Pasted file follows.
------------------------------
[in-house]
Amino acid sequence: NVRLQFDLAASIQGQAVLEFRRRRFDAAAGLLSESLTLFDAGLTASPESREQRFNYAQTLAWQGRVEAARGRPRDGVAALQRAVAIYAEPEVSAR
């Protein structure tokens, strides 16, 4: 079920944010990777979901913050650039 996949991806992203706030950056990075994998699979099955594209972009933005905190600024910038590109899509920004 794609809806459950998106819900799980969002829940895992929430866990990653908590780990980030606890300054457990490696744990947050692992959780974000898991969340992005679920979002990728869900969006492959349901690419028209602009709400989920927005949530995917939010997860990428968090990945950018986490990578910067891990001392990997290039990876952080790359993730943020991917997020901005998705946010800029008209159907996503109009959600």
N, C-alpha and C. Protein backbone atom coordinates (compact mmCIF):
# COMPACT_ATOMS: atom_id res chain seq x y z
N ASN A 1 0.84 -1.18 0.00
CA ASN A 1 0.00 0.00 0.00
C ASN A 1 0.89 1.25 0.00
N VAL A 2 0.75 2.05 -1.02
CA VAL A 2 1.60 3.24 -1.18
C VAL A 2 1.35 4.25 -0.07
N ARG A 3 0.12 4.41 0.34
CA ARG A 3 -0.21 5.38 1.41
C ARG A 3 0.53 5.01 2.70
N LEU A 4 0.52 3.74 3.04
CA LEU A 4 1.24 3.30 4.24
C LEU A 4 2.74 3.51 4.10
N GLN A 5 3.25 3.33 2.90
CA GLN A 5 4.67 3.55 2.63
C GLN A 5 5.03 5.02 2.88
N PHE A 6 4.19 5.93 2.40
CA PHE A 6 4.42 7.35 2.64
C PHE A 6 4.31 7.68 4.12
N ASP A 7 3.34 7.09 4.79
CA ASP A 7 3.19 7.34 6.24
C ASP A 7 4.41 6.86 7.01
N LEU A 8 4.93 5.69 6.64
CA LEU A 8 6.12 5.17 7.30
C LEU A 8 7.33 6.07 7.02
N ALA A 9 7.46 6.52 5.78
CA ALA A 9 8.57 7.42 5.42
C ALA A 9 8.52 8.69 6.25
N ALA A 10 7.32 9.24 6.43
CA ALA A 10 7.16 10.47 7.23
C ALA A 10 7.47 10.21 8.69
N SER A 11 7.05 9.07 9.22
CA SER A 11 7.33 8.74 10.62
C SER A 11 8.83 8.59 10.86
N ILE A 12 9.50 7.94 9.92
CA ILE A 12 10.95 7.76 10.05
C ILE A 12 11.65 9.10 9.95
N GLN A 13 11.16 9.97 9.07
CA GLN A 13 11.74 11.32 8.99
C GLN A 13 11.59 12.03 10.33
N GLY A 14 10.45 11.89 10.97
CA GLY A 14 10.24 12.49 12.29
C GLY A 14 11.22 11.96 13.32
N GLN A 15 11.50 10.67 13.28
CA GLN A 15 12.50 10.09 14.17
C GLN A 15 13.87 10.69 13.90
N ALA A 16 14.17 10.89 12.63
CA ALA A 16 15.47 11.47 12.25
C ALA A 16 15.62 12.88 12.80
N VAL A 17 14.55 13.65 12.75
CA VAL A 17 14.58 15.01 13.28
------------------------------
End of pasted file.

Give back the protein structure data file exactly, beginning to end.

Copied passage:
[in-house]
Amino acid sequence: NVRLQFDLAASIQGQAVLEFRRRRFDAAAGLLSESLTLFDAGLTASPESREQRFNYAQTLAWQGRVEAARGRPRDGVAALQRAVAIYAEPEVSAR
């Protein structure tokens, strides 16, 4: 079920944010990777979901913050650039 996949991806992203706030950056990075994998699979099955594209972009933005905190600024910038590109899509920004 794609809806459950998106819900799980969002829940895992929430866990990653908590780990980030606890300054457990490696744990947050692992959780974000898991969340992005679920979002990728869900969006492959349901690419028209602009709400989920927005949530995917939010997860990428968090990945950018986490990578910067891990001392990997290039990876952080790359993730943020991917997020901005998705946010800029008209159907996503109009959600």
N, C-alpha and C. Protein backbone atom coordinates (compact mmCIF):
# COMPACT_ATOMS: atom_id res chain seq x y z
N ASN A 1 0.84 -1.18 0.00
CA ASN A 1 0.00 0.00 0.00
C ASN A 1 0.89 1.25 0.00
N VAL A 2 0.75 2.05 -1.02
CA VAL A 2 1.60 3.24 -1.18
C VAL A 2 1.35 4.25 -0.07
N ARG A 3 0.12 4.41 0.34
CA ARG A 3 -0.21 5.38 1.41
C ARG A 3 0.53 5.01 2.70
N LEU A 4 0.52 3.74 3.04
CA LEU A 4 1.24 3.30 4.24
C LEU A 4 2.74 3.51 4.10
N GLN A 5 3.25 3.33 2.90
CA GLN A 5 4.67 3.55 2.63
C GLN A 5 5.03 5.02 2.88
N PHE A 6 4.19 5.93 2.40
CA PHE A 6 4.42 7.35 2.64
C PHE A 6 4.31 7.68 4.12
N ASP A 7 3.34 7.09 4.79
CA ASP A 7 3.19 7.34 6.24
C ASP A 7 4.41 6.86 7.01
N LEU A 8 4.93 5.69 6.64
CA LEU A 8 6.12 5.17 7.30
C LEU A 8 7.33 6.07 7.02
N ALA A 9 7.46 6.52 5.78
CA ALA A 9 8.57 7.42 5.42
C ALA A 9 8.52 8.69 6.25
N ALA A 10 7.32 9.24 6.43
CA ALA A 10 7.16 10.47 7.23
C ALA A 10 7.47 10.21 8.69
N SER A 11 7.05 9.07 9.22
CA SER A 11 7.33 8.74 10.62
C SER A 11 8.83 8.59 10.86
N ILE A 12 9.50 7.94 9.92
CA ILE A 12 10.95 7.76 10.05
C ILE A 12 11.65 9.10 9.95
N GLN A 13 11.16 9.97 9.07
CA GLN A 13 11.74 11.32 8.99
C GLN A 13 11.59 12.03 10.33
N GLY A 14 10.45 11.89 10.97
CA GLY A 14 10.24 12.49 12.29
C GLY A 14 11.22 11.96 13.32
N GLN A 15 11.50 10.67 13.28
CA GLN A 15 12.50 10.09 14.17
C GLN A 15 13.87 10.69 13.90
N ALA A 16 14.17 10.89 12.63
CA ALA A 16 15.47 11.47 12.25
C ALA A 16 15.62 12.88 12.80
N VAL A 17 14.55 13.65 12.75
CA VAL A 17 14.58 15.01 13.28